A fire destroyed a home one mile west of New England on Saturday. New England Fire Chief Joe Kathrein said the home was burnt to the ground and deemed a total loss.
By COLE BENZ | Herald Editor | firstname.lastname@example.org
The owners of the home were not present at the time.
The fire department was notified of the blaze at 1:15 p.m., though the actual start of the fire was unknown. Kathrein said it could have been burning for as much as two hours before they were notified. A passerby noticed smoke and called emergency services.
In total, 20 fire fighters arrived, along with law enforcement and New England ambulance services. No injuries were reported.
The fire department sent two tanker units, a pumper unit and two range land skid units to fight the fire.
Kathrein told The Herald that the cause of the fire is still under investigation, but early assumptions are that it started in the basement and that it appears to be an accidental occurrence.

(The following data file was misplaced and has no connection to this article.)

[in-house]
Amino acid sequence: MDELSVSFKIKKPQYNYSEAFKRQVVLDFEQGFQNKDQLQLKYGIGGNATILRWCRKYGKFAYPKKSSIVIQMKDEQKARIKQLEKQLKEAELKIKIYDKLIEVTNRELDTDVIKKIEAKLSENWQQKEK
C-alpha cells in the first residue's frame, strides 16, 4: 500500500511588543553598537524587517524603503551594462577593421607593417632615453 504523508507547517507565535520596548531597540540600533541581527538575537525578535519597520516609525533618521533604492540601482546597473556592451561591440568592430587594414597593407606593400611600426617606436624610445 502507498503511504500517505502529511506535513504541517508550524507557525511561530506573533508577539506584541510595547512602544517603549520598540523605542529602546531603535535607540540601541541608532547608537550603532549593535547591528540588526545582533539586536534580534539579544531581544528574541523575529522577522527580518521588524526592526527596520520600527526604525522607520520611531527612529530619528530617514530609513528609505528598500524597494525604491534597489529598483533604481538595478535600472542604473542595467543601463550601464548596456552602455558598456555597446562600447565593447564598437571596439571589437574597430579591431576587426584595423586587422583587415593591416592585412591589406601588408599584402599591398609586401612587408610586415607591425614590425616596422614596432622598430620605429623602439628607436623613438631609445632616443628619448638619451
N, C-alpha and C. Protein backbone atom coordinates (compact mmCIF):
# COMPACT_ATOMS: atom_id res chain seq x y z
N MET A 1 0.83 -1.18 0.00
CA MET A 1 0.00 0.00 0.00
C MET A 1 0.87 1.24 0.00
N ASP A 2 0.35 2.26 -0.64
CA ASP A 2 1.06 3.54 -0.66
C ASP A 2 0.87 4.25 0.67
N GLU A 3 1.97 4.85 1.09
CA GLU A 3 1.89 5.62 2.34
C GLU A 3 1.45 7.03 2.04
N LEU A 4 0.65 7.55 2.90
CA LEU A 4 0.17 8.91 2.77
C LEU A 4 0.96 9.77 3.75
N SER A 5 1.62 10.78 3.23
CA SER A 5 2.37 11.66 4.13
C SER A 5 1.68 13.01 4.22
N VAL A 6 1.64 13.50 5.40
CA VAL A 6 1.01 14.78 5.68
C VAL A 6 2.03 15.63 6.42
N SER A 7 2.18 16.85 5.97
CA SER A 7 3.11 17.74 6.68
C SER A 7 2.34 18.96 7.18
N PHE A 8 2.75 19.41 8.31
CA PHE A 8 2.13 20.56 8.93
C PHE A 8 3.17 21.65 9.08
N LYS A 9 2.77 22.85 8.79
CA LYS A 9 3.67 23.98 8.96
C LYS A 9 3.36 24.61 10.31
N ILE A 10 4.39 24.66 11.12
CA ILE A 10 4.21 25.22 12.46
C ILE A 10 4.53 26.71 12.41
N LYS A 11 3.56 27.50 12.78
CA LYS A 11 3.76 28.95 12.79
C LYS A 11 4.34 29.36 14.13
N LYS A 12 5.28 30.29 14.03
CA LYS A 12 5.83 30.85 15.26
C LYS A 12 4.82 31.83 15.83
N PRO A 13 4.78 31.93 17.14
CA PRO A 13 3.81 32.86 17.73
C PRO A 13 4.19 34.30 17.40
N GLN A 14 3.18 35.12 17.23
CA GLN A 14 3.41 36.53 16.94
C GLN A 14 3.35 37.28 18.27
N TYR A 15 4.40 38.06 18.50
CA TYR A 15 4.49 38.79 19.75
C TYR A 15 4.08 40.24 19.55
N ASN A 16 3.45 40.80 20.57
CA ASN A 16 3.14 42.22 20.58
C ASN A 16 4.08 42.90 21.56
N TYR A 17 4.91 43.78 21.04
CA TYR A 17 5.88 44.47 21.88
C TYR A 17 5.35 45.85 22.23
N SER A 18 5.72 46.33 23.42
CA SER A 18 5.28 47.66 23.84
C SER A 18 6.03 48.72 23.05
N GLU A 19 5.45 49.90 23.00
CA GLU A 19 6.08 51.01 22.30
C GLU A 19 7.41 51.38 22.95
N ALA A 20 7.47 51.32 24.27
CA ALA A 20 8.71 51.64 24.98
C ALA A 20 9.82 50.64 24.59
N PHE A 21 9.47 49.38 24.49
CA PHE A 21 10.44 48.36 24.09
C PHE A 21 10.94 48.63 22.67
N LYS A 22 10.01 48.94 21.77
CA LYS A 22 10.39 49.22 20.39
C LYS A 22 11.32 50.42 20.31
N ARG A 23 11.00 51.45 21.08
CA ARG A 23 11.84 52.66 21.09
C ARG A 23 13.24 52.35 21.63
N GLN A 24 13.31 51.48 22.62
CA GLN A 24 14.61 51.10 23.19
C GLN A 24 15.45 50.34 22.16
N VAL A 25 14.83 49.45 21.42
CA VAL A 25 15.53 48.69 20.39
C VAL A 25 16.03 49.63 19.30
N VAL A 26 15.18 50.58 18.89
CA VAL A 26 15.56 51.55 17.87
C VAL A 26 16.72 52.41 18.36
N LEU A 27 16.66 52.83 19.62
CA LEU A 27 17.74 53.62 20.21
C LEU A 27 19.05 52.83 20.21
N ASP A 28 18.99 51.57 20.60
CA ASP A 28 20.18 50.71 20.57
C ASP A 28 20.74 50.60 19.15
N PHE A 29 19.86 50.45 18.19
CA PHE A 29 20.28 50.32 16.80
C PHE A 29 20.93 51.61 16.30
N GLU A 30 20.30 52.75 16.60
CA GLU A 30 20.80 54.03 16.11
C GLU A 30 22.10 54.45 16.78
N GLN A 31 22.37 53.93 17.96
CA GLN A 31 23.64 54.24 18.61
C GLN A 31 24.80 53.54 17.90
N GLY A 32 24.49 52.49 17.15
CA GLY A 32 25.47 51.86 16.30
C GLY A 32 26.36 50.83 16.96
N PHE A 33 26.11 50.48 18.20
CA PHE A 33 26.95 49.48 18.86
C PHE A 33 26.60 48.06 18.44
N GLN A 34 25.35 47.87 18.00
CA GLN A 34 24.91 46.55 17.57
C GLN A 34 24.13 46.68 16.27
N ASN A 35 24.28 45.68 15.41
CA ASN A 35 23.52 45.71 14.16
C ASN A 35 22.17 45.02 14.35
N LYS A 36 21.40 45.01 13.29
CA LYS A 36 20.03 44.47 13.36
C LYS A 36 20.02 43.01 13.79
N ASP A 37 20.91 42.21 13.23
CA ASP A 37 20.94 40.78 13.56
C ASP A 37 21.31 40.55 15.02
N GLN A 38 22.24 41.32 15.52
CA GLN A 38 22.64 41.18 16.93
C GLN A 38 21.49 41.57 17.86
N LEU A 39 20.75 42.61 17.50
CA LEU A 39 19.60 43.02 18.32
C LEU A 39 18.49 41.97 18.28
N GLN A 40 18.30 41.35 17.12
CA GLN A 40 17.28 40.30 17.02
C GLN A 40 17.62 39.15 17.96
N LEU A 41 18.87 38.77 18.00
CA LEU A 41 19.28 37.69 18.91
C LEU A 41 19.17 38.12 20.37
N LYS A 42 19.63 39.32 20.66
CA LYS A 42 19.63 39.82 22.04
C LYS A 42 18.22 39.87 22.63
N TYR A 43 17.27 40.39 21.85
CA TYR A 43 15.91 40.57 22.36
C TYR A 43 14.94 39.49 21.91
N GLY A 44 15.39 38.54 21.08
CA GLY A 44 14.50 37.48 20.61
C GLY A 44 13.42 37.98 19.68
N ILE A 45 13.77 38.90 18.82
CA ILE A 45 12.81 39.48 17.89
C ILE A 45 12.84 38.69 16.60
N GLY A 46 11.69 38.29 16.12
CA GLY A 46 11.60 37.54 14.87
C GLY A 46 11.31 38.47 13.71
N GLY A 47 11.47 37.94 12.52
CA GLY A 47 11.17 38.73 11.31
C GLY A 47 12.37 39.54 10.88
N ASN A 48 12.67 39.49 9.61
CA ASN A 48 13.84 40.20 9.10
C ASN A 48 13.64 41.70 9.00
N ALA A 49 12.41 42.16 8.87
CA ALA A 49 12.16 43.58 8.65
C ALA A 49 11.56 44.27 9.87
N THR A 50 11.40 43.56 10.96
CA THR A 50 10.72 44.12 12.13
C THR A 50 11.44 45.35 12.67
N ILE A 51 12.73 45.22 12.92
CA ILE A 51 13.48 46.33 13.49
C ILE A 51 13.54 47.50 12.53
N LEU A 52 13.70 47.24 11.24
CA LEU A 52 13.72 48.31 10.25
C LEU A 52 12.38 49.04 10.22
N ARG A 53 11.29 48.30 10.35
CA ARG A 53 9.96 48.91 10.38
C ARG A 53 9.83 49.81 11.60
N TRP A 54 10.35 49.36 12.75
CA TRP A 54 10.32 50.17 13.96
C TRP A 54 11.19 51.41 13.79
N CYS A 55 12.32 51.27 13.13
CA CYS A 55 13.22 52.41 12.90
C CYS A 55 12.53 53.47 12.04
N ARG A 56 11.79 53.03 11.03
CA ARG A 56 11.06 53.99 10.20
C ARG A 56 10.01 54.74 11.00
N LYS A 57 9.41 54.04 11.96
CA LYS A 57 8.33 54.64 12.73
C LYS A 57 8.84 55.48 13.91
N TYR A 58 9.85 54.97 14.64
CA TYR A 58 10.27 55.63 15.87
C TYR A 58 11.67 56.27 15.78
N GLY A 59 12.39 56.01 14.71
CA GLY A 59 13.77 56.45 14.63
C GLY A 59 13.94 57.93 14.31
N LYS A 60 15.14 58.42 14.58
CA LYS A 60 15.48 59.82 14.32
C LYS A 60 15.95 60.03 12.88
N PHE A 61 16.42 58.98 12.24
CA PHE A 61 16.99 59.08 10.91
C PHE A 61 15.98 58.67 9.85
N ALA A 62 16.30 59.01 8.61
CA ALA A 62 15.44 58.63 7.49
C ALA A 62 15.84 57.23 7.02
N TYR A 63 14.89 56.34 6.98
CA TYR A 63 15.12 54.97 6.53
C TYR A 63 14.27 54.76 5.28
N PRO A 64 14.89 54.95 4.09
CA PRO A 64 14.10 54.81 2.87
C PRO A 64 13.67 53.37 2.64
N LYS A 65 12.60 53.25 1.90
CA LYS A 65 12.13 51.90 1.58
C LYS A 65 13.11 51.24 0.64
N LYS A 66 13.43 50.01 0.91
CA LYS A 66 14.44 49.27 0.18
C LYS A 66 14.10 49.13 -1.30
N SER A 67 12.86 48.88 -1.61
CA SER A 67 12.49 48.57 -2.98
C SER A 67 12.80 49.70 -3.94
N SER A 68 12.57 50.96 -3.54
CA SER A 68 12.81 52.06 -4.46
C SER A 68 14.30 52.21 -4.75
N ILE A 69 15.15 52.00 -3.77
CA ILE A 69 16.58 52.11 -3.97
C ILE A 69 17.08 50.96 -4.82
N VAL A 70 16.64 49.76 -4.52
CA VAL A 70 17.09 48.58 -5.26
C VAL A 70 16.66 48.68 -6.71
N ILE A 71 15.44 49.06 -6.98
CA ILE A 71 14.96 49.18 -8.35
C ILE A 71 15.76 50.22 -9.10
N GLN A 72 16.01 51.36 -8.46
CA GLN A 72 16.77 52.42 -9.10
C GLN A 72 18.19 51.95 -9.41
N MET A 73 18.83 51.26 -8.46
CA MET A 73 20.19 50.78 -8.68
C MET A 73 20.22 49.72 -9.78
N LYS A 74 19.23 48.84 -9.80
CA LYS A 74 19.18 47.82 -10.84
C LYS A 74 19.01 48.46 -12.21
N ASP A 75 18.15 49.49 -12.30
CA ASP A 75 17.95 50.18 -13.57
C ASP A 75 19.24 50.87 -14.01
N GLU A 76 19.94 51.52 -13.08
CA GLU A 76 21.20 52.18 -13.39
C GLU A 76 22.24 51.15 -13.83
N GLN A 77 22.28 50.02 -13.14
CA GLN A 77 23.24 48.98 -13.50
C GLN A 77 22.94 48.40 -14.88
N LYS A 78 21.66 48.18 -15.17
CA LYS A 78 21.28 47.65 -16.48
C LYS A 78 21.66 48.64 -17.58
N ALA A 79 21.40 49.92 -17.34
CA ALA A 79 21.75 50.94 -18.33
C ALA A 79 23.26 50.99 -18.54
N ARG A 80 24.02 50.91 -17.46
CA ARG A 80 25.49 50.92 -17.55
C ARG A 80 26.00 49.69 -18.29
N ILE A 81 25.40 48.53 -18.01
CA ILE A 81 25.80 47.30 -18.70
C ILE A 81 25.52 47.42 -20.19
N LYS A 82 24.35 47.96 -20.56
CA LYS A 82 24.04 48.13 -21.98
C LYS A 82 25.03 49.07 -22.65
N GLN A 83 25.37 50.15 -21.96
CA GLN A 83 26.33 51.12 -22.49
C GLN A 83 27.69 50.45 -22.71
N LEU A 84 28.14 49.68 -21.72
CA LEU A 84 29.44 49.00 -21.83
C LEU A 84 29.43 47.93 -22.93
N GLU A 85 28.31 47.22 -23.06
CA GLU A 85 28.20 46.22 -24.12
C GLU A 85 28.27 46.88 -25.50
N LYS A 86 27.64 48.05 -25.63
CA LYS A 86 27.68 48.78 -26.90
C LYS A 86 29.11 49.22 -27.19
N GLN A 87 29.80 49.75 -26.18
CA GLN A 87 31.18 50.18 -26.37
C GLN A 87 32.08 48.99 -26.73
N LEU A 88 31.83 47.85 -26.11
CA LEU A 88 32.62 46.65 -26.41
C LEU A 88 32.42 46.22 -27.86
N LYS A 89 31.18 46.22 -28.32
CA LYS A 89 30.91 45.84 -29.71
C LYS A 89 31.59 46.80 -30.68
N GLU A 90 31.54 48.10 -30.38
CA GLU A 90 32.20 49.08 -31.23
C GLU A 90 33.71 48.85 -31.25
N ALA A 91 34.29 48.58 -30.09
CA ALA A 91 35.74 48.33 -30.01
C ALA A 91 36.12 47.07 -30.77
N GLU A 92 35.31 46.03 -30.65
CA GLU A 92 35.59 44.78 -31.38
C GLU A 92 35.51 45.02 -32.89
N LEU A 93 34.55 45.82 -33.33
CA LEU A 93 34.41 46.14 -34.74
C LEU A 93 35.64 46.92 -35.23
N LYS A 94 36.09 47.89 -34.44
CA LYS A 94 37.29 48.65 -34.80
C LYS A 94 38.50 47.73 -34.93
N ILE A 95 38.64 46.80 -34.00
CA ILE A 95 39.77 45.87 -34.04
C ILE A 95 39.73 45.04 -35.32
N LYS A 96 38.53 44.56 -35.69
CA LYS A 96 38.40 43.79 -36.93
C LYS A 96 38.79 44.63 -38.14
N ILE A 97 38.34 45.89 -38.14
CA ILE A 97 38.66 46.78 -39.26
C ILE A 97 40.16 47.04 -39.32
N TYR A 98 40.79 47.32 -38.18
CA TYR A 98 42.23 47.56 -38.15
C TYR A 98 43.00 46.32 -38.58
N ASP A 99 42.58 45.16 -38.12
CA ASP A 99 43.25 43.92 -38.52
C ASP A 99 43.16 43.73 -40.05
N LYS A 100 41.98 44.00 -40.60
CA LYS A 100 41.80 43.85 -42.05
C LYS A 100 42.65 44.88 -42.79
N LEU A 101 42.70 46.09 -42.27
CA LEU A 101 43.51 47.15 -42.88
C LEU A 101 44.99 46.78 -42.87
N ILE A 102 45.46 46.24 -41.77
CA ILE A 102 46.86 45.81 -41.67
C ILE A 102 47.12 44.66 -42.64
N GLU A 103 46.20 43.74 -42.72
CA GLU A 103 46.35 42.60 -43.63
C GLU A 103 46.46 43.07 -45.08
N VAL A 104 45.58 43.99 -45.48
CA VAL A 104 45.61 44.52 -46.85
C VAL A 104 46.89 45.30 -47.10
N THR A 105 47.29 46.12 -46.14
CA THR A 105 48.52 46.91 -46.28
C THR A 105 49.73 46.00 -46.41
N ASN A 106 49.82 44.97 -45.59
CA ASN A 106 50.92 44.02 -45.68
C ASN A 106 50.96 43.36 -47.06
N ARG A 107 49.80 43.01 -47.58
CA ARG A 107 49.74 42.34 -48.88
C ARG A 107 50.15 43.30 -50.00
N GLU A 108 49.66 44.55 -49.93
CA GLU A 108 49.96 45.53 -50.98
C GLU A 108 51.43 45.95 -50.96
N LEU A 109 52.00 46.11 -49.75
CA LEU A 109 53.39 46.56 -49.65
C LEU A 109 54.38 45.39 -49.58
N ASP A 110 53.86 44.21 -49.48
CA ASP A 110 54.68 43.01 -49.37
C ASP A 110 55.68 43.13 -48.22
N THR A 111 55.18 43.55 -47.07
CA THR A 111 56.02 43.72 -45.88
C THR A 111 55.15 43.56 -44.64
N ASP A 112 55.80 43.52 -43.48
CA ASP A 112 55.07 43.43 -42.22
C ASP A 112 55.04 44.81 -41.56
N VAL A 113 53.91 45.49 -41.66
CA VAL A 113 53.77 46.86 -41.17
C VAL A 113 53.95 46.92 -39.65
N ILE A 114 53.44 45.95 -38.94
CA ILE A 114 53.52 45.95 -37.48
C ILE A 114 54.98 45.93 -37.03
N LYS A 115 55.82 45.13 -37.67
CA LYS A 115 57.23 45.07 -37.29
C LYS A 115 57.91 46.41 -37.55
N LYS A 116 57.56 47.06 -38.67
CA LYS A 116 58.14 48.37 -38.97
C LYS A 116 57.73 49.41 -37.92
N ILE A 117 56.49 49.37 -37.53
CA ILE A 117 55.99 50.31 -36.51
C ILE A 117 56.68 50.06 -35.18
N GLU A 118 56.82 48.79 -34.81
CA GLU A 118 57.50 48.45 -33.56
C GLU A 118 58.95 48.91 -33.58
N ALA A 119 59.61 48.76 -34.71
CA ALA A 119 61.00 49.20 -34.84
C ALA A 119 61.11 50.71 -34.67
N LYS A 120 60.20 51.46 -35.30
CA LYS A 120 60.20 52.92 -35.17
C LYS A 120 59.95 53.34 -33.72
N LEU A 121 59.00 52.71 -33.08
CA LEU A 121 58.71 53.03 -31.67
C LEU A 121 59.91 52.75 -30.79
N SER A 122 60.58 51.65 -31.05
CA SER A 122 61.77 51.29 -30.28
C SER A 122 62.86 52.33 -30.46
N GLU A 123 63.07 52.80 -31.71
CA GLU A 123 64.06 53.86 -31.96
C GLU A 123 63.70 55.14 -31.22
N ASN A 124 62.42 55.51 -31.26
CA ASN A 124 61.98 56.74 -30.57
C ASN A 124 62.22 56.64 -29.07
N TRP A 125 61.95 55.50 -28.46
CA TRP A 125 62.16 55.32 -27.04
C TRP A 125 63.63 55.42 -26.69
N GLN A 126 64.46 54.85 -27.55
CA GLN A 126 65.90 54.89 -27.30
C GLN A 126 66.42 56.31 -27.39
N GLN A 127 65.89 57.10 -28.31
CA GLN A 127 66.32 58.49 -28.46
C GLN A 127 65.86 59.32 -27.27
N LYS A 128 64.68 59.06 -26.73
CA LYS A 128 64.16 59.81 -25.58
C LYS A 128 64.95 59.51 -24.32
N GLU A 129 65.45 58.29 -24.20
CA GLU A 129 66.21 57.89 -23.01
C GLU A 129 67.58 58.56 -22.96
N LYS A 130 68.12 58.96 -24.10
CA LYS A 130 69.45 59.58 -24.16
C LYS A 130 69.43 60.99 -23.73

“When we got there it seemed like the basement was on fire more than the main floor,” Kathrein said. “We’re not 100 percent yet, we’re still doing a little investigation on it.”
The fire chief added that the speed at which the fire started and spread is going to make it more difficult to determine the exact cause.
With the below-zero temperatures of the day, freezing pipes are always a concern, but Kathrein said that the cold didn’t affect their operations. Wind also did not play a factor, as gusts were at a minimum.
Fire trucks left the scene about two hours after they arrived, and though there were still some smoldering spots, the house had caved in and essentially contained any further danger.
The next closest residence was not at risk, Kathrein said, because the distance was too great.
Hettinger County Emergency Manager Ilene Hardmeyer said that the Red Cross was contacted and would be helping the family with assistance.
Donation drop off locations around New England also include Fitterer Oil and Top Line Engine and Repair.